A cost-effective, professional newsroom computer system.
Baobab Productions has been in business for 15 years but their news and production software, called LineupNX, goes back even further.
It was first used in a network TV newsroom in 1985 at a time when desktop computers were still in their infancy in most television news operations. The original version was written by the station’s science reporter (who later founded Baobab Productions) at the request of the Senior Producer. He was anxious to take some of the stress out of lining up the early and late evening newscasts.
In 1999, after a decade in university and college journalism and broadcast schools, the program was re-written for the Windows operating system. Since then LineupNX has continued to grow in capacity while maintaining its original value-for-money proposition.
“LineupNX is very capable yet has a very small memory footprint,” says Baobab Productions CEO, David Mowbray. “So it runs on modest computers and still let users have their NLE or audio editor running too. Small is beautiful has been part of our design philosophy for almost 25 years.” Institutions that invest in LineupNX do not need servers or fast computers with a lot of memory and the software itself is priced very competitively with free upgrades for at least two years.
The clean interface uses the rundown as a gateway to all other elements in the program production process. Scripts for packages can be written in Word, WordPerfect, Open Office Writer, or with Windows WordPad, while teleprompter copy is written with the pop-up, two-column editor. Notes, package scripts, teleprompter copy, keys and supers follow the story from entry in the future-file to archive after the show has aired. The software takes care of filenames and locations.
One very useful feature for the classroom is the built-in, RSS news feed module. This lets teachers simulate access to international wire services in class without the necessity of wire service subscriptions, lines or equipment.
Another area where the program meets the requirements of a learning environment is the way it lets students take different roles in the production process. The program adjusts its feature set to match the role, so reporters and writers have access to some functions, production staff to others, editors and producers yet others. The teacher has control over all of the program’s many settings and options and the comprehensive user guide, tutorials and examples give the teacher an easy base for lesson planning.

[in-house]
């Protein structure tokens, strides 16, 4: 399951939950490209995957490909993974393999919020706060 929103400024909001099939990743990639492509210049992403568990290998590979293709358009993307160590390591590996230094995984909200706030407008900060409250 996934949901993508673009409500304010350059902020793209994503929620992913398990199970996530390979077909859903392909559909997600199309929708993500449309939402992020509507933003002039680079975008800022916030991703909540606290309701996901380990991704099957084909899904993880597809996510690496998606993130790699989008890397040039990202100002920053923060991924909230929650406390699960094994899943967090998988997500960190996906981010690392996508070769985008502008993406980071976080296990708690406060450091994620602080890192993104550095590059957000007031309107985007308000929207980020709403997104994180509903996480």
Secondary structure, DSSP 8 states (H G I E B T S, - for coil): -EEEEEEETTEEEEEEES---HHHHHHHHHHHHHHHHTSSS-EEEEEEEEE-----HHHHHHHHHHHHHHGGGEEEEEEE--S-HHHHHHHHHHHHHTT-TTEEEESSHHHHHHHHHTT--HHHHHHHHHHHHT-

LineupNX even has a built-in email system to automatically send outlooks and rundowns to a mailing list. The list could include staff at other schools in the district or school board officials who might want to know what will be on the show.
The creators of LineupNX say they go the extra mile to ensure the program will do what users want. For example says Mowbray, a recent client that pre-recorded and syndicated several daily magazine shows needed a way to keep and adjust rundowns for shows that were assembled over several days. “We developed a system to nest rundowns, versions of the rundown that reflect the progress of the production as it is recorded,” says Mowbray. “Parent and child rundowns let the production team easily step up and down through the recording history of the episode. We designed this feature with direct involvement from the producers. We weren’t finished until they were happy.”
Similarly when Rhodes University in South Africa asked for a draft print mode for teleprompter copy in order to save paper – scarce and costly in a developing country university, the LineupNX programmers responded overnight, providing the university with an updated module for the next class. The journalism professor at Rhodes wanted each student in the class to follow the script from their desks as the show went to air. Large type, narrow column, teleprompter copy was reserved for talent and control room staff.
A full-featured demonstration version of LineupNX is available to bona fide schools, television stations and production organizations. You can read more about LineupNX on the Baobab Productions website at www.baobab.net/lineupnx